How can I avoid conflicts when working with groups?
It is better to accept that conflicts are always part of human interaction, than trying to avoid or to ignore them. Only then you will be able to handle conflicts.
It can be helpful to be aware of what it is that makes things get “hot” in any given situation. This is related directly to that situation, so those who are living and working in the context are often best placed to recognise these signs.
Why are conflicts not only inevitable, but also productive?
Sometimes conflict should not be avoided – conflict can be a sign that something needs to change. If we can respond to those signs before they become overwhelming, the changes can be beneficial for all parties.
In this instance it helps us a lot to consider that conflict can be creative and bring change, but that violence (often called conflict) is always damaging, and unproductive.
Is it: The more conflicts, the better?
To accept the existence of conflicts and to see their positive potentials does not mean to seek them everywhere. One has to take conflict as one means of human communication beside others.
If we are able to see conflict as occurring when two or more parties (individuals or groups) have, or think they have, incompatible goals (when goals are closely linked to interests and values), then conflict is not to be avoided or suppressed, but rather explored to see what the grievances are that are causing the conflict and if they can be addressed for mutual benefit.
How do I deal with conflicts in a team or a group?
First things first: Does everyone in the group agree that there is a conflict at all? Often it is not easy to find a common level to discuss the topic, and you may have to struggle with distractions and resistance against naming a conflict. Without coming to the point of naming a conflict, it will be hard to handle.
Second, is there enough trust inside the group to openly talk about disagreement? This may not be so easy to find out, but you’d better get a feel for it before putting something on the table.
It may be helpful to really seek to understand the opinions of all those concerned. To listen to understand the other, rather than to try to find arguments to win them over, or to undermine their views. Try to walk in the shoes of the other person, see what it is like to be them. Sometimes, we discover that we have somethings in common that can help us to build understanding.
How can I deal with conflicts when hierarchies are involved?
Hierarchies often imply that a person or a group has some kind of power over another individual or group. This may be political power, or economic power or power of position or authority.
Sometimes one has to listen to people individually, or to help people talk about their issues before raising them with those they perceive to have power over them. Often a third party can be helpful when people in conflict perceive the power to be unbalanced. The third party would then make every effort to ensure that all the voices are heard and responded to.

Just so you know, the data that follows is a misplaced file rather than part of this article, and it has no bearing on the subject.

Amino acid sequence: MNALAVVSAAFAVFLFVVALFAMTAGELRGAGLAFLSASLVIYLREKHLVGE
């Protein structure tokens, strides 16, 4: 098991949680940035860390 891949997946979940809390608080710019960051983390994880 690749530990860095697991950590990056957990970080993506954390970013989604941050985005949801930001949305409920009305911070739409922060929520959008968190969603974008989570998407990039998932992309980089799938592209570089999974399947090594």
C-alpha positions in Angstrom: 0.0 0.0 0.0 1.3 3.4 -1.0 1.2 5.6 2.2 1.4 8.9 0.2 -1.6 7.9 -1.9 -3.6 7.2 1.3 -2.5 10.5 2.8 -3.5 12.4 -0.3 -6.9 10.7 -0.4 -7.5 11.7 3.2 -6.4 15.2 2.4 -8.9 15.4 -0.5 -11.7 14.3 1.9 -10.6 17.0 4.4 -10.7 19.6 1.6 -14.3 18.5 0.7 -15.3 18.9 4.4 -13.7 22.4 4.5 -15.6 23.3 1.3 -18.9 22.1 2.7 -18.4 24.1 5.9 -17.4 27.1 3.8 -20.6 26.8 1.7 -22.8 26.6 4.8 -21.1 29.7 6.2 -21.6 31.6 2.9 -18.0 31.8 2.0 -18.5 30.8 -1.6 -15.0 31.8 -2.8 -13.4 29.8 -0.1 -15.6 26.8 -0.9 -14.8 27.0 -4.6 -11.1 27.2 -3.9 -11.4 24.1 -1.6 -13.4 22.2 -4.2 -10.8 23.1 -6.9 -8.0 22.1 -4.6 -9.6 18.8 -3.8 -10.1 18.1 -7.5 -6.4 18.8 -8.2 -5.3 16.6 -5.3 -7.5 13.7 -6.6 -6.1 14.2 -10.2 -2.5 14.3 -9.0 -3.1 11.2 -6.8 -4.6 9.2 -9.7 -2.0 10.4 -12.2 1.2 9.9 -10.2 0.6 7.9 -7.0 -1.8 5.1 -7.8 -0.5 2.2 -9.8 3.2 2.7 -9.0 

Sometimes even those who are perceived to have power may be aware that their power structures are not as effective as they used to be. The world is changing and there are few societies that are immune from this. This may cause the one who is accustomed to having power to be unsure of their future. They may feel threatened even though they are perceived to be powerful.
When working in an administration or similar structure, people often get confronted with lack of effective leadership and incomprehensible or contradictory decisions from above. There may be a greater picture that explains these decisions, but there may as well be pure incompetence, and how to decide what is what? On the other hand, leaders feel a lack of understanding and commitment for their decisions in their team. This causes frustration on both sides, and since the hierarchies are given, the conflict is “frozen”. In this case, it can be helpful to learn more about team building methods.
Is it better to keep conflicts inside the group?
In most instances, it is better that those affected by the conflict are included in finding ways to address the conflict. This helps to ensure that the outcome is supported by all those involved; it can undermine the efforts of those who do not want to find solutions, and it ensures that as many of the actors as possible have access to the same information at the same time. This may help towards preventing further misunderstanding and suspicion.
If you involve third parties in the conflict, you should make sure that this is not just strengthening struggling factions, but leads to a way of facilitating the conflict.
What can I do if a conflict cannot be resolved?
Sometimes parties find it possible to agree to disagree, especially if they have had an opportunity to deepen their understanding of the different viewpoints. It is not always necessary to agree. Different opinions can be helpful in keeping us aware that there are those who do not think like we do – their needs are also important; they have the right to think as they do. Mutual respect can enable us to manage differences.
What can I do if a conflict is realized by some, but not so by others? How do I find out what the source of a conflict is?
There are always multiple truths in a conflict. It may be helpful not to set out to find “the truth”. Those who are not feeling pain or discomfort caused by a conflict may be unaware that there is a problem. In this instance, it can often be helpful to bring the concerns of those who perceive a conflict into the open. To find ways that people can express their concerns and grievances without blaming the other.
In all aspects of conflict how we communicate our “truth” to others is very important. What do we want to say? How do we say it?